The power and pitfalls of omics part 2: epigenomics, transcriptomics and ME/CFS
Simon McGrath concludes his blog about the remarkable Prof George Davey Smith's smart ideas for understanding diseases, which may soon be applied to ME/CFS.
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"The Unbearable Asymmetry of Bullsh*t" - article on manipulation/biases in science

Discussion in 'Other Health News and Research' started by Kyla, Feb 16, 2016.

  1. Kyla

    Kyla ᴀɴɴɪᴇ ɢꜱᴀᴍᴩᴇʟ

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    http://blogs.bmj.com/medical-ethics/2016/02/16/the-unbearable-asymmetry-of-bullshit/

    Wow, this article is spot on.

    I am not sure what field the author had in mind, but I think you will find it applies astonishingly well to the methods of certain parties in ME & CFS research

    I think I will refer to Sir W. as "Lord Voldemort" from now on.

    Here is an excerpt:
     
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  2. Invisible Woman

    Invisible Woman Senior Member

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    "Gish gallop" ...love it!
     
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  3. sarah darwins

    sarah darwins I told you I was ill

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    Nope. Still can't think who that could apply to ...

    :whistle:
     
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  4. JohnCB

    JohnCB Immoderate

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    Difficult to come up with a really good descriptive name of the problem described in the article , especially one that makes a good acronym but reading his description the words that seem prominent are partisan approach and controversial ethics.
     
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  5. CFS_for_19_years

    CFS_for_19_years Hoarder of biscuits

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    Makes sense to me.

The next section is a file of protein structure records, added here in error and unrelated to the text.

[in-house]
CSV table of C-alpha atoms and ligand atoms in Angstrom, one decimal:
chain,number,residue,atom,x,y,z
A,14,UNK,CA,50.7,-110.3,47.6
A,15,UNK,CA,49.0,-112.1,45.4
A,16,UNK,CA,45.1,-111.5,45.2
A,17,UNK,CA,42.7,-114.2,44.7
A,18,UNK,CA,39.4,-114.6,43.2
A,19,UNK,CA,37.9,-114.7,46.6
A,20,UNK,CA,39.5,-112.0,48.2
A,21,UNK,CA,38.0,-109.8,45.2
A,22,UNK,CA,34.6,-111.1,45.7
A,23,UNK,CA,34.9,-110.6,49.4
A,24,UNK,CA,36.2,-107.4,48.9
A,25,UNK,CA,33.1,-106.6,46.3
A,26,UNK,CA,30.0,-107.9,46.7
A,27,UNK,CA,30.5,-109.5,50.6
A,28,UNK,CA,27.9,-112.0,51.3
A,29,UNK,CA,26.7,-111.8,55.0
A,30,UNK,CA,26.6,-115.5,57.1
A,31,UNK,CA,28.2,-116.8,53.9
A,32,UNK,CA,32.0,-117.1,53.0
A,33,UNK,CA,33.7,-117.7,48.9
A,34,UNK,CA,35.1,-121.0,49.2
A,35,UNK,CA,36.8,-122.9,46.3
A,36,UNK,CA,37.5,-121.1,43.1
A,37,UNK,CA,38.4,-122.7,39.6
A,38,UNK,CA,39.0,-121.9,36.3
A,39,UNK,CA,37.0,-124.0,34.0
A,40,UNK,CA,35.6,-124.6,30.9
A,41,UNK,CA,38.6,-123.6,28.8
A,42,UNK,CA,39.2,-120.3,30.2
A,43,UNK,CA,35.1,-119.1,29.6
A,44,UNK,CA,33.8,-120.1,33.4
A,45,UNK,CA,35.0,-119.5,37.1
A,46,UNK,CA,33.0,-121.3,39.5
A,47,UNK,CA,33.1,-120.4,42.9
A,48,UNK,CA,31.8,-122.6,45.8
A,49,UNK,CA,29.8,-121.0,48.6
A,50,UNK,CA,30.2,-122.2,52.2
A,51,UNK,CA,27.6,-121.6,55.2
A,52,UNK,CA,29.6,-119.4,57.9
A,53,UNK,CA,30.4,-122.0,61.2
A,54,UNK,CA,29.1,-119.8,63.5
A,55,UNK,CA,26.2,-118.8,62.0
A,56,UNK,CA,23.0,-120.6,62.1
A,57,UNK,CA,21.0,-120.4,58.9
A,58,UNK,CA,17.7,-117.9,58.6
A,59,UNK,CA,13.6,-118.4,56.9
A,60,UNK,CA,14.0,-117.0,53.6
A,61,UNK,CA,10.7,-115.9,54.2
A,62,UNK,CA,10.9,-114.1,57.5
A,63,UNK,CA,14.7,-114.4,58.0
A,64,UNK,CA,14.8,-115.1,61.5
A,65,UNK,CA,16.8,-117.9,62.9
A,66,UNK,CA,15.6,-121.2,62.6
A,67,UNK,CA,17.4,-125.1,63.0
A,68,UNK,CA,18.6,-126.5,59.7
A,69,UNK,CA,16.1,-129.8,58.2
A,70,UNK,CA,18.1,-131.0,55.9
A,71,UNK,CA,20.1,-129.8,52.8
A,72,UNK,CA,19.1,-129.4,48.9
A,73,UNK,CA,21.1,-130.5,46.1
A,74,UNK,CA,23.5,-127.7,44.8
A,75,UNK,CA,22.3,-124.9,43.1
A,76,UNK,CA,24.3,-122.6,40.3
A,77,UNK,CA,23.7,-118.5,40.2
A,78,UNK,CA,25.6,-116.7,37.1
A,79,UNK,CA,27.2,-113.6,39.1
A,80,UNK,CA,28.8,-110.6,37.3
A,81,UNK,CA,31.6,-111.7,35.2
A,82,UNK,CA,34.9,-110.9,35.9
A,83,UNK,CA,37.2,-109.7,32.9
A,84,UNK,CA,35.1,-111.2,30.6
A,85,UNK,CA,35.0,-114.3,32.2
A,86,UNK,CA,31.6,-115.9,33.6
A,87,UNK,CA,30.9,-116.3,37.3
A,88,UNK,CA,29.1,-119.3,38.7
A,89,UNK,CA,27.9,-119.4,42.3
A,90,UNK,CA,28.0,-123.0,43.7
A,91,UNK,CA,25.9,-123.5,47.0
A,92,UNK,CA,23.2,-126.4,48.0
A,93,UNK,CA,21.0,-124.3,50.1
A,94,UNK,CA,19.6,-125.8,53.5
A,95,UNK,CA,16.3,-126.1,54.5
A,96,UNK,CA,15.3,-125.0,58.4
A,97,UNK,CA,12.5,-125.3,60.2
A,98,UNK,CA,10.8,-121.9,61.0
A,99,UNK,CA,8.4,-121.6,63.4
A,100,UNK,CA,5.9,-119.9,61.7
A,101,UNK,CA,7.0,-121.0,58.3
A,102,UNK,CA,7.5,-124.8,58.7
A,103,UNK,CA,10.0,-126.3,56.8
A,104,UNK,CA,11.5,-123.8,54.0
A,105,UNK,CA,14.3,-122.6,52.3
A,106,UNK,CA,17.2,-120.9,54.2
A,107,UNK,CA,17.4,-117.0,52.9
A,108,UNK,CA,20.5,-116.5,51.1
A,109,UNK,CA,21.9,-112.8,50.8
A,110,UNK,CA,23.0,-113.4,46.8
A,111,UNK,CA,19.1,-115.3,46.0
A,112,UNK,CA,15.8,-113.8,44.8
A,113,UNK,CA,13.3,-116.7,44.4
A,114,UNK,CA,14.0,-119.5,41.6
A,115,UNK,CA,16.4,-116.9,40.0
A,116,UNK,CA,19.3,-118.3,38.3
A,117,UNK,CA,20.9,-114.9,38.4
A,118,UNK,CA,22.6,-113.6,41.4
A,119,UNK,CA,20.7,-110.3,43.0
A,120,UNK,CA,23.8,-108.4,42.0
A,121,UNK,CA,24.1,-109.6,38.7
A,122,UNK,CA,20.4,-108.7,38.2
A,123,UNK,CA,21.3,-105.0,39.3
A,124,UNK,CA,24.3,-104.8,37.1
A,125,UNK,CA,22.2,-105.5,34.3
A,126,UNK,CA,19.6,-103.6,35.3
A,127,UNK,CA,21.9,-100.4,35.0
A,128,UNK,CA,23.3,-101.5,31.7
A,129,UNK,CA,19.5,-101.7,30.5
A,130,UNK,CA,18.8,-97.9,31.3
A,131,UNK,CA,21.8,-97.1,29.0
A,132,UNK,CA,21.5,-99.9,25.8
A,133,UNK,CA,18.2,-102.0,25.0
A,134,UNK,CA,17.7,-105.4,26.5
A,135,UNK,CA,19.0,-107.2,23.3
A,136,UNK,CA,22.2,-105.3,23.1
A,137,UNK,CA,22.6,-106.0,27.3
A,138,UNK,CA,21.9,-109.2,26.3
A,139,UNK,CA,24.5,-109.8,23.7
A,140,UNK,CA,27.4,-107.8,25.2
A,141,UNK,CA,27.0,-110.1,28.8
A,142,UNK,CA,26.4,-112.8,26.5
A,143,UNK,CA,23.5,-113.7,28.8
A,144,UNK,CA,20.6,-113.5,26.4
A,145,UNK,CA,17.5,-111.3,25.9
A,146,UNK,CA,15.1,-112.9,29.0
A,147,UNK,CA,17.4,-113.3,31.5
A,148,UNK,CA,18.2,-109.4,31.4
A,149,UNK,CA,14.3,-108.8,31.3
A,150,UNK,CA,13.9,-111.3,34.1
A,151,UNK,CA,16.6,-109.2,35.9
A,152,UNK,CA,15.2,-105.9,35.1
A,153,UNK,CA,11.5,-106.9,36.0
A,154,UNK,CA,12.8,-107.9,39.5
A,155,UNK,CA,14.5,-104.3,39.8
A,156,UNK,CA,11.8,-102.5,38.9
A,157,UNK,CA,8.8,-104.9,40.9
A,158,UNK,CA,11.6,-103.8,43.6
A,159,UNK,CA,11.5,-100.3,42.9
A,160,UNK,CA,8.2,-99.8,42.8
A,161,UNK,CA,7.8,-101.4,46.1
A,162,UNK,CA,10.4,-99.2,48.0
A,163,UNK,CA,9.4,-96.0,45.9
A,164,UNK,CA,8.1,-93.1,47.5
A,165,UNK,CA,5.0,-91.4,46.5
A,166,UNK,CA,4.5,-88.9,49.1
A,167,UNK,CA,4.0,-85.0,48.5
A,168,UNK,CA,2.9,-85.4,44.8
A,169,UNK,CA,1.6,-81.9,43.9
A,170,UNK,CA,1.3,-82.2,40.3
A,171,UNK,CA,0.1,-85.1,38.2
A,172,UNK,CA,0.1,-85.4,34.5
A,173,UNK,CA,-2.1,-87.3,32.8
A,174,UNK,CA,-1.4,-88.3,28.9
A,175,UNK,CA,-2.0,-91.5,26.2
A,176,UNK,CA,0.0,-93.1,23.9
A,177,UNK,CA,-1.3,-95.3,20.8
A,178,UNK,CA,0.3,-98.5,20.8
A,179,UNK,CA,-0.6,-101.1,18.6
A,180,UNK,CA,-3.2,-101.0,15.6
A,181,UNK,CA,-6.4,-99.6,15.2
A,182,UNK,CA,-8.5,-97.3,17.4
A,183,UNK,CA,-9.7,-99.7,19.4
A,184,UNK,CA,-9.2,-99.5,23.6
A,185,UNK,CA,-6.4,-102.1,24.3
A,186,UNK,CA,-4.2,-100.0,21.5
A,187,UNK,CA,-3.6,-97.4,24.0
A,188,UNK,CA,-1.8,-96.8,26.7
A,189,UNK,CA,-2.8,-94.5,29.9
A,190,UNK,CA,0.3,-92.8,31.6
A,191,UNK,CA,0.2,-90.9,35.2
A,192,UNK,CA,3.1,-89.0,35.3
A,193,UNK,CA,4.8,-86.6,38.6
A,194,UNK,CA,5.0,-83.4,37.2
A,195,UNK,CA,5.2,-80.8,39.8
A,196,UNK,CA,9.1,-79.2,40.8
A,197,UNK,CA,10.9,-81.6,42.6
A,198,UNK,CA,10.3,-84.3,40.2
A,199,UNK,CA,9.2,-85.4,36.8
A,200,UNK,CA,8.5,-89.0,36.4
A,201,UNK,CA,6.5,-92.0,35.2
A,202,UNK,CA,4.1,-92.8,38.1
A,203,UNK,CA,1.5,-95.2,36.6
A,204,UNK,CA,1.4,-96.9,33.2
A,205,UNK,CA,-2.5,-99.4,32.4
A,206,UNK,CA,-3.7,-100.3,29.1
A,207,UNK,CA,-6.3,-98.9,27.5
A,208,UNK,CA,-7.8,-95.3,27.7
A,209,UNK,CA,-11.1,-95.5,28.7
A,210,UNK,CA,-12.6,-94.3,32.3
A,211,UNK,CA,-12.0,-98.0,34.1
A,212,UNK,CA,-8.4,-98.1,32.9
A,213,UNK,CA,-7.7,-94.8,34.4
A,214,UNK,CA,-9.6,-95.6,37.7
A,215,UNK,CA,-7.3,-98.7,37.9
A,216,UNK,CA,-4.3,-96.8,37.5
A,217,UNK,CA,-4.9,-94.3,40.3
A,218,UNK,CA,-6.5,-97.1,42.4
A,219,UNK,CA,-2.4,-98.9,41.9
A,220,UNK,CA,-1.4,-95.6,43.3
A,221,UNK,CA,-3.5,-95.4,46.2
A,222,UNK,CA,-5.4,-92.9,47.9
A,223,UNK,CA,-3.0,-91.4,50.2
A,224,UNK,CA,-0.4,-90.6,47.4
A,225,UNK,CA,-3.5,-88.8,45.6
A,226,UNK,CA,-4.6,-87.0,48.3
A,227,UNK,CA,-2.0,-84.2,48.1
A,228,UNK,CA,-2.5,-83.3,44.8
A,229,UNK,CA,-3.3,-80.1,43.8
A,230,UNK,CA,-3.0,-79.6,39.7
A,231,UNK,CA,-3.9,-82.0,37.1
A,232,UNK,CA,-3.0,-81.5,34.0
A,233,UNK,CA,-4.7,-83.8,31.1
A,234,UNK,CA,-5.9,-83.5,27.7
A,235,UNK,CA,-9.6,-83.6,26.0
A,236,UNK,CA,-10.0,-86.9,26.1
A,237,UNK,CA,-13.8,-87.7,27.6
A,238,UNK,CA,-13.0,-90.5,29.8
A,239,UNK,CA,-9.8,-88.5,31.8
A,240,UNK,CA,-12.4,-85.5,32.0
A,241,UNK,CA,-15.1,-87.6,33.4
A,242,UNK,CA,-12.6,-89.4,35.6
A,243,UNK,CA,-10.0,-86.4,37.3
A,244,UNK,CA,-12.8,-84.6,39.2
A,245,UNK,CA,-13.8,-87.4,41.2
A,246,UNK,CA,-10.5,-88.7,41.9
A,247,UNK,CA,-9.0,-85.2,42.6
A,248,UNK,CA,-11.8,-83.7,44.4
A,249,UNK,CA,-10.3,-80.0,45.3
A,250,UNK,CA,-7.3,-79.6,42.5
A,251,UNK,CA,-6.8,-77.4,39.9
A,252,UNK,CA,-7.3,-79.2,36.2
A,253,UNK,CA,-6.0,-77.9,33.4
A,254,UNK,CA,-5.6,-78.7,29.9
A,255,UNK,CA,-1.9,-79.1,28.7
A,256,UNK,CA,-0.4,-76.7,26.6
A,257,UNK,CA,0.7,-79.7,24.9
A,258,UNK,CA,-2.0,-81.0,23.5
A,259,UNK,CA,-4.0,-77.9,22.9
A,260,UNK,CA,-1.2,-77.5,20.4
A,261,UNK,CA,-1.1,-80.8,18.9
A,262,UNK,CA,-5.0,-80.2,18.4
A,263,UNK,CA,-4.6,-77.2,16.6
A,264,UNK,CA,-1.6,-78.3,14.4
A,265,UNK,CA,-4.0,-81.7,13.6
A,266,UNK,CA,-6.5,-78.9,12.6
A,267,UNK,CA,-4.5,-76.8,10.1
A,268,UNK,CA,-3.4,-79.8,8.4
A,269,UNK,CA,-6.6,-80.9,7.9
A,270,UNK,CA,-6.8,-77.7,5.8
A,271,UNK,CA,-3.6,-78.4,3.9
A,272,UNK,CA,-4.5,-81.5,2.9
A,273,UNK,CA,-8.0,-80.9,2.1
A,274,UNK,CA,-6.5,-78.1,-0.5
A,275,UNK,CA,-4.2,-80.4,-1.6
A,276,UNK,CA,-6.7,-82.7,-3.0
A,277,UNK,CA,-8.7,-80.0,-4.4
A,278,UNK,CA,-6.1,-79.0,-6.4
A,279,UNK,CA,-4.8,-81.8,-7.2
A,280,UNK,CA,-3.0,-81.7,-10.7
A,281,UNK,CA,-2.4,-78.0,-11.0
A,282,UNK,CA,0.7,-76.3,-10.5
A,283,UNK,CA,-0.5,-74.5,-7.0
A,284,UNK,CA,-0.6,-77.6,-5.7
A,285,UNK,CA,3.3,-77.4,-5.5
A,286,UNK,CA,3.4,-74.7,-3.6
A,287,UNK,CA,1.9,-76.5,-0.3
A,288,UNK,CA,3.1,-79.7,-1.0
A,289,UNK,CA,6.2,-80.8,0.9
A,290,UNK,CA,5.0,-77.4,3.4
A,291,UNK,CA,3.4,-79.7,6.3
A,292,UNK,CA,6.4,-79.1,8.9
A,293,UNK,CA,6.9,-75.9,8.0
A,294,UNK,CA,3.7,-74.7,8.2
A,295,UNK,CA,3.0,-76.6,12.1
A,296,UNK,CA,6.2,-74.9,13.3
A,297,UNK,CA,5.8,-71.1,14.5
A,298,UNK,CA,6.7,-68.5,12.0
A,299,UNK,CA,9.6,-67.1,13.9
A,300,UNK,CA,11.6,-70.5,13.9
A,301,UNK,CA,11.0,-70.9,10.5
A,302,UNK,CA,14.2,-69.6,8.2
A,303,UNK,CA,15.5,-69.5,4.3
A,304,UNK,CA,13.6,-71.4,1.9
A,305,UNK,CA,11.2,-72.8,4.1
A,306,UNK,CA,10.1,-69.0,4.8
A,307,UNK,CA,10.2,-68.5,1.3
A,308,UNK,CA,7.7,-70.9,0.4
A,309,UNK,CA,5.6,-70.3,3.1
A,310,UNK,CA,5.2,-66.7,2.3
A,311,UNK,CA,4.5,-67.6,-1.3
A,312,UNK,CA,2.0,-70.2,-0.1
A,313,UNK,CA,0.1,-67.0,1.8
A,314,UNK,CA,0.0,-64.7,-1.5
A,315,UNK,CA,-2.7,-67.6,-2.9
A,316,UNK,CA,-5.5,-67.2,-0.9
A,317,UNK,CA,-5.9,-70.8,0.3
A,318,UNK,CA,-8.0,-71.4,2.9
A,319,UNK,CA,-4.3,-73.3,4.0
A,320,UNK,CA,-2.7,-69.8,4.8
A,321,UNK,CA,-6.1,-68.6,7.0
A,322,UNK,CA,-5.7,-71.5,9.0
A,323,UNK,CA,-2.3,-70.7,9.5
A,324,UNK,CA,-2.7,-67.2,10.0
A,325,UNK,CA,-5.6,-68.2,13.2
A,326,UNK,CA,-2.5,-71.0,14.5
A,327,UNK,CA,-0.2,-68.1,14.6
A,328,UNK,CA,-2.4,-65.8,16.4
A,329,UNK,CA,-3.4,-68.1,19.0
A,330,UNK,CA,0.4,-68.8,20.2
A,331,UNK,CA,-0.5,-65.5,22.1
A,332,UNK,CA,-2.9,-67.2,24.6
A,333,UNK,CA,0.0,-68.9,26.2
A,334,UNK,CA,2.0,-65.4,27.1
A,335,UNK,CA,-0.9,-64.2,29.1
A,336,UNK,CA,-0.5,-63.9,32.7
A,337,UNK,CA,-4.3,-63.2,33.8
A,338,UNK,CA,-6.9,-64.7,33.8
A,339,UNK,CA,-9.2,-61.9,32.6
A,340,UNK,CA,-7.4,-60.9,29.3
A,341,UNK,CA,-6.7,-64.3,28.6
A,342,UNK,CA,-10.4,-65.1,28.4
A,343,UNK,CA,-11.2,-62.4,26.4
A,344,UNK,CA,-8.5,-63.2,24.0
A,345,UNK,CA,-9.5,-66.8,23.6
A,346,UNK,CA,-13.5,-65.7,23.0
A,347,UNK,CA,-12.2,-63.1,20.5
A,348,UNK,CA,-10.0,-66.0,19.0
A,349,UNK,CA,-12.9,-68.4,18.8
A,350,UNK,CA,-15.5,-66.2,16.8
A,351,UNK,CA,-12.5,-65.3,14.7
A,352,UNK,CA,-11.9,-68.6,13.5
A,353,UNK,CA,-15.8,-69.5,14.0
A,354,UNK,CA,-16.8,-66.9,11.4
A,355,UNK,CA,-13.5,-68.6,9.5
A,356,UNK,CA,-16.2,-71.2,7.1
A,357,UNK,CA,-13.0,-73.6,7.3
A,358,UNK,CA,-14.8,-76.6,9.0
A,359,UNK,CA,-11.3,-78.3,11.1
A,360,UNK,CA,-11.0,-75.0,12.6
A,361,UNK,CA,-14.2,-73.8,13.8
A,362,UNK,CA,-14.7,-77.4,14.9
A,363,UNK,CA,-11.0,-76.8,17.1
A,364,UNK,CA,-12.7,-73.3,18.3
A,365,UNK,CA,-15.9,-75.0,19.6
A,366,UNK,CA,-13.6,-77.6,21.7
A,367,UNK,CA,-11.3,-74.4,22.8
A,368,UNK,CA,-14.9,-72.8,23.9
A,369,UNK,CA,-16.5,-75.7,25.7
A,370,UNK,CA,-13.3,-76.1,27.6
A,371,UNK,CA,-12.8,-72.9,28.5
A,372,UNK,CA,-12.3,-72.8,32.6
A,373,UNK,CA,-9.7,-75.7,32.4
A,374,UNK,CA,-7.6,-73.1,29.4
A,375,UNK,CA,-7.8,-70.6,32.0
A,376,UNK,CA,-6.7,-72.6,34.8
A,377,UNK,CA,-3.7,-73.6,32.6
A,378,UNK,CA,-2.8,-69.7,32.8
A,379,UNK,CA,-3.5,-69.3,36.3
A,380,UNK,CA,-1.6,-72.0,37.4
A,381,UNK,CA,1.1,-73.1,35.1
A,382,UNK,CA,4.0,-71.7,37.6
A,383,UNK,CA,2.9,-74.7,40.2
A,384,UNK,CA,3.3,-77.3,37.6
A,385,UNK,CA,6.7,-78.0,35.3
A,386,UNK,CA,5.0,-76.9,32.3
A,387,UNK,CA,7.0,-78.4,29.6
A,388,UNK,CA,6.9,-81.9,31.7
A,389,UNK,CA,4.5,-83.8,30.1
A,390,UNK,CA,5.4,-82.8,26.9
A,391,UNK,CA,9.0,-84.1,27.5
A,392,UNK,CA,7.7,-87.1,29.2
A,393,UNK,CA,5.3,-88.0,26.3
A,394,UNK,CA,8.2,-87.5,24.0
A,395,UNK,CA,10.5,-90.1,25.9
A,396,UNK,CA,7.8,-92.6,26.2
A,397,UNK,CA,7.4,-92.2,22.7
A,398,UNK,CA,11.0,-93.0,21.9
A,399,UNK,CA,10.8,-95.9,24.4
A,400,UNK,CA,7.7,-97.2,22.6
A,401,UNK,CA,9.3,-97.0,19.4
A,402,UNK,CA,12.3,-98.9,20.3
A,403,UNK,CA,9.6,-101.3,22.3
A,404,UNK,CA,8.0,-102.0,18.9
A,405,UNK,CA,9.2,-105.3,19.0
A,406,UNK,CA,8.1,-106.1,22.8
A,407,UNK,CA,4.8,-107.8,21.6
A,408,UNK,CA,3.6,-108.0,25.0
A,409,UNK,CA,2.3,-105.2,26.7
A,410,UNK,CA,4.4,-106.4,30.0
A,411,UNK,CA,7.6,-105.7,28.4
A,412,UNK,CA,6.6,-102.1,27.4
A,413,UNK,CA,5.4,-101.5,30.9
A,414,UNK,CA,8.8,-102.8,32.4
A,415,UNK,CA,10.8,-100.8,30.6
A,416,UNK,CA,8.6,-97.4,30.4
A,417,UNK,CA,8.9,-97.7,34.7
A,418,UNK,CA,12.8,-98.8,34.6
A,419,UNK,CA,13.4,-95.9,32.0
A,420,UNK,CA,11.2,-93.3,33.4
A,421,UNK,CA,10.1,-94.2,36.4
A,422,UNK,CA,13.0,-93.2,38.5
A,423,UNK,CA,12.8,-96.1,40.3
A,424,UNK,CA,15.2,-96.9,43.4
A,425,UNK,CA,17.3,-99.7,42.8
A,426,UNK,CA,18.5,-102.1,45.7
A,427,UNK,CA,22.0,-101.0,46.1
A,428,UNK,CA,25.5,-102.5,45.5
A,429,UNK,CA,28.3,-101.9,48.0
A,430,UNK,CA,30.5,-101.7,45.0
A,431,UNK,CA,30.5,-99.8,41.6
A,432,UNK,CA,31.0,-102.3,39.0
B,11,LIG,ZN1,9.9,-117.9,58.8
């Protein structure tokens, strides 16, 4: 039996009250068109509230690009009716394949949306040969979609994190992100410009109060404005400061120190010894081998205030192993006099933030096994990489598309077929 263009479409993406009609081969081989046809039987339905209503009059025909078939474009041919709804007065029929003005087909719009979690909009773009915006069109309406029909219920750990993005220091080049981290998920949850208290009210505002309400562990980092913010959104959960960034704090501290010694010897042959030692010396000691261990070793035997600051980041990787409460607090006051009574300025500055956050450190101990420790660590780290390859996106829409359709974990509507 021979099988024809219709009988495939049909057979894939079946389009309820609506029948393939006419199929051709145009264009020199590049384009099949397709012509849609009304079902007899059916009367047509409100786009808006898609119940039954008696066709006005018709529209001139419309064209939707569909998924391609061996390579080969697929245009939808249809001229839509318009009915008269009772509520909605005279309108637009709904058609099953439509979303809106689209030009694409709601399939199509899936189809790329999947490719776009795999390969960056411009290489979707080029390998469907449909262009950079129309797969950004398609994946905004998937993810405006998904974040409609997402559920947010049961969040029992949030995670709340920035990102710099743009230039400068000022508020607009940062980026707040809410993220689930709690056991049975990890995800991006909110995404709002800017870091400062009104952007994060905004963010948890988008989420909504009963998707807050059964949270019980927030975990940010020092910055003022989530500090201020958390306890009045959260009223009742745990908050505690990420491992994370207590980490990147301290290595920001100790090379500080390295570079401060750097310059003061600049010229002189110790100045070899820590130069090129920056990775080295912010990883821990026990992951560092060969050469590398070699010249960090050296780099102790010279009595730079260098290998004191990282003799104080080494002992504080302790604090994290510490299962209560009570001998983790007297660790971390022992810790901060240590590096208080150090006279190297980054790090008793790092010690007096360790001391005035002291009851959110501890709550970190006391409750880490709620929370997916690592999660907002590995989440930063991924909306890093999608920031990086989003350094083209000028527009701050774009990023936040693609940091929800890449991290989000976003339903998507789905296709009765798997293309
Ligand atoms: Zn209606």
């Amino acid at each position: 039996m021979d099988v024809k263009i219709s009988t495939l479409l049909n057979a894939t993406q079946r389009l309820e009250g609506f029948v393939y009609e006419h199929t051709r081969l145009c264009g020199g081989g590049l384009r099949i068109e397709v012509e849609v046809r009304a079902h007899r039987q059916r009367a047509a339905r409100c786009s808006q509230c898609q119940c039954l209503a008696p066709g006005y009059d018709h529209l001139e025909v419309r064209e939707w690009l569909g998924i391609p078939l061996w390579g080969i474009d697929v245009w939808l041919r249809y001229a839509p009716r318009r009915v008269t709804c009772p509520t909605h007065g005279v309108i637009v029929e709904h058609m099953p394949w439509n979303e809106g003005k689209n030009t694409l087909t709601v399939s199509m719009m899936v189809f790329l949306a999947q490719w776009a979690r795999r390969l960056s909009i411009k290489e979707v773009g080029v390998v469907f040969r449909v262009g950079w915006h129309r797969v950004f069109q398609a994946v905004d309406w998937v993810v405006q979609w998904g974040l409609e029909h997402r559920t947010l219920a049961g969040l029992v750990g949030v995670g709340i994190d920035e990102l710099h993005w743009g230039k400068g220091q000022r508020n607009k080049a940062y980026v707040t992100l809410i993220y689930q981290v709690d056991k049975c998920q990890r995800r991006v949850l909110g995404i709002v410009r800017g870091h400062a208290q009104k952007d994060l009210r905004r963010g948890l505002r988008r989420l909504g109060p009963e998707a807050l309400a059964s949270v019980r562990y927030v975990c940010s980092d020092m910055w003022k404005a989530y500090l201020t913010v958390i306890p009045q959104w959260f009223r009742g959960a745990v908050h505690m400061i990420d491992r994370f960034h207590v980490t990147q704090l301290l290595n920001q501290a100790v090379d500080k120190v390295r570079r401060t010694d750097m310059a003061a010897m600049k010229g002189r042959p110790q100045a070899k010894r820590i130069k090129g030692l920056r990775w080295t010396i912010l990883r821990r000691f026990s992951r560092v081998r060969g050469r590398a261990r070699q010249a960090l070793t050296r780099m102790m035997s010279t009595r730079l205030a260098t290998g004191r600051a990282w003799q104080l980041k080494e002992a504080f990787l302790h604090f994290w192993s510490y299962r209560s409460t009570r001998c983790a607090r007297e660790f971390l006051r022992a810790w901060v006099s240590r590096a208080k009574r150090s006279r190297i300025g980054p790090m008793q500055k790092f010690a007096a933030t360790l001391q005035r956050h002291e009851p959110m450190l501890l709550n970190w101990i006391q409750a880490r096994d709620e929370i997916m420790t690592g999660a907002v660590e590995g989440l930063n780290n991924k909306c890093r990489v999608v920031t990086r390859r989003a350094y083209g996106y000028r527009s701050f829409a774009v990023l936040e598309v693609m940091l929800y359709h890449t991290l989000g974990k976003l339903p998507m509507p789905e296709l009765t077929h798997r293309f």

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  6. Sean

    Sean Senior Member

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    A lie can be out the door and half way around the world, before the truth can even get its boots on.

    As con-artists and dictators have always known.
     
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  7. TiredSam

    TiredSam The wise nematode hibernates

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    Thankfully we can take some consolation in the story of the hare and the tortoise.
     
  8. worldbackwards

    worldbackwards A unique snowflake

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    I don't know if it's harder to believe that this isn't White, or that there are other people that bad.
     
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  9. Sean

    Sean Senior Member

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    Indeed. The best long game will win this one.
     
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  10. Chrisb

    Chrisb Senior Member

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    To play the long game Queens will probably have to be off the board.
     
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  11. Sean

    Sean Senior Member

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    True, but she is a bit hemmed in at the moment, backed up against the edge of the board.
     
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  12. JohnCB

    JohnCB Immoderate